This Is Water: How To Understand People (A Little Bit)

Maarten van Doorn
Jul 26, 2018 · 5 min read

In 1806, US entrepreneur Frederic Tudor sailed to tropical Martinique with a big scheme to sell ice to the locals.

Sounds like a solid business plan.

Didn’t work.

The islanders found the product to be nothing other than a curiosity. Having never experienced a cold drink, they could not get why ice had any such value.

They left Tudor’s cargo to melt away — unappreciated and unsold.

Unknown unknowns: the Totality Illusion

The moral: people’s finite ‘conceptual horizons’ constrain how they make sense of the world.

If you don’t have the concept of a ‘cold drink’, you don’t understand the value of ice for that purpose.

It’s hard to sense a failure to recognize a concept when you lack that concept in the first place. These are things that we do not know, that we don’t know: unknown unknowns.

In fact, what each individual knows is merely a narrow slice of the concepts that humanity has developed to comprehend the world we inhabit.

Unfortunately, people often incorrectly assume that they are experiencing the world in full.

Psychologists refer to this as the ‘Totality Illusion’ or the ‘What You See Is All There Is’ phenomenon.

For instance, people with red-green color blindness are often unaware of their color vision deficiency well into adulthood: they see something but are unaware of what else they miss.

Another example is Edwin Abbott’s 1884 novel Flatland. ‘Flatlanders’ are two-dimensional creatures living in a two-dimensional world, and as such could not comprehend three-dimensional ideas such as ‘up’ or ‘sphere’.

Alas, the way you and I make sense of the world is similarly constrained.

That means that a huge percentage of ‘knowledge’ I’m certain about is probably incomplete:

“We know that evolution doesn’t program us for truth, but for survival. There are many hidden parts of reality — that would be picked up by the senses of other animals — that we can’t even come close to experiencing because that wasn’t what we evolved for.” — Zat Rana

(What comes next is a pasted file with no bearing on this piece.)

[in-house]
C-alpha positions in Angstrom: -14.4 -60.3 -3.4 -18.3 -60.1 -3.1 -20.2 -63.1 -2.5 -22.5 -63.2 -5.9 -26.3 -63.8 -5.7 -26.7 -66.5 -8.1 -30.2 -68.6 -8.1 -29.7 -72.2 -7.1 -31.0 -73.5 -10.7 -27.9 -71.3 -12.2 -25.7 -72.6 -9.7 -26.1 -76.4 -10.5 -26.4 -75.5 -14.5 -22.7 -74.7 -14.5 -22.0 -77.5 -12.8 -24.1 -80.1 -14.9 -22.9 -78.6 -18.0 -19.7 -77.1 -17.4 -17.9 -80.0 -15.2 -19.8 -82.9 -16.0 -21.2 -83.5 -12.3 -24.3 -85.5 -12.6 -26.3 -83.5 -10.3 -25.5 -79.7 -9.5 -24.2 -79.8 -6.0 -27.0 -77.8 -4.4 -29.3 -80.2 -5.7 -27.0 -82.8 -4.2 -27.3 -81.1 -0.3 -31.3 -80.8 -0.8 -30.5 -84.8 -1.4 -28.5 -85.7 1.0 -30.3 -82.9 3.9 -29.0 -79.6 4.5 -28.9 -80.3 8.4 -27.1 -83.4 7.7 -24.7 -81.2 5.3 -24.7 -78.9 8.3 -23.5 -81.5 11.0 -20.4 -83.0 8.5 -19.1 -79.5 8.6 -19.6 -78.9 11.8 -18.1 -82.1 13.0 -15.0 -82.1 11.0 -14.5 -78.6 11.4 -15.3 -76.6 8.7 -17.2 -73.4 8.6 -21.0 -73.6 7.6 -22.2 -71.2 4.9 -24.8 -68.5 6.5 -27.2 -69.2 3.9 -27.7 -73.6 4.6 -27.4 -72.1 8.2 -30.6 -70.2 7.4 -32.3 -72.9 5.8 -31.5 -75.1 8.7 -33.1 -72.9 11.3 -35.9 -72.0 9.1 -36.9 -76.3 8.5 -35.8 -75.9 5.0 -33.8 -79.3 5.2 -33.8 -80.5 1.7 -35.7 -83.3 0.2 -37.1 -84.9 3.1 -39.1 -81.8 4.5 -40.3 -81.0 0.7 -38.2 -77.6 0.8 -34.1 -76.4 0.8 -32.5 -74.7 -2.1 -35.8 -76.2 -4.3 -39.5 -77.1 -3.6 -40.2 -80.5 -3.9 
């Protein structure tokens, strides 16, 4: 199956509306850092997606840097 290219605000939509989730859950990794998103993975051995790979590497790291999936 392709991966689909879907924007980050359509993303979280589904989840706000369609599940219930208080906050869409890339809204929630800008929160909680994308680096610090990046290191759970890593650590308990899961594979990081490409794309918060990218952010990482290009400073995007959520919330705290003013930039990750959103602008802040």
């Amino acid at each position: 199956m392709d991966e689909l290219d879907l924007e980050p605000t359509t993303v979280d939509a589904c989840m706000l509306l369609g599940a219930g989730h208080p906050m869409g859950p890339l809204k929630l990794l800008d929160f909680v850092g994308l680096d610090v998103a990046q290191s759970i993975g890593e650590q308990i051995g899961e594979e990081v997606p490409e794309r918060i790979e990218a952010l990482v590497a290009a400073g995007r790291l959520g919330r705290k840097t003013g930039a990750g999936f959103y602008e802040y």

Your conceptual horizon determines what you can know

In science and philosophy, we want to understand how the world works independently of us — we want to know how reality really is.

In other words, we want to know reality ‘objectively’.

A view is more objective if it relies less on the specifics of the individual.

However, if our conceptual horizon determines how we make sense of the world, a fully objective worldview might be impossible to attain.

To some extent, ‘how the world is’ cannot but depend on whom you ask.

Contemporary humans, for example, have intuitions of truth and falsity, logical consistency, and causality that are foundational to our thinking about anything. Our knowledge of the world seems to require that it behaves in certain ways (e.g. if A is bigger than B, and B is bigger than C, then A will be bigger than C).

Such epistemic concepts determine what we find reasonable — or even intelligible — at every stage of any inquiry.

In fact, we cannot check our beliefs about what the world is like against reality itself, but only against other beliefs that we already accept (like the cited principle of transitivity).

Attaining knowledge is like coloring within the lines set by these fundamental concepts — it’s not like working with a blank slate.

Interestingly, it’s quite possible that there exist facts beyond the range of human concepts.

If people base their interpretations of their circumstances upon available cognitive frameworks, the frameworks one does not have limit the scope of which understandings are possible:

“The very idea of objective reality guarantees that such a picture will not comprehend everything. We ourselves are the first obstacles to such an ambition.” -Thomas Nagel, The View From Nowhere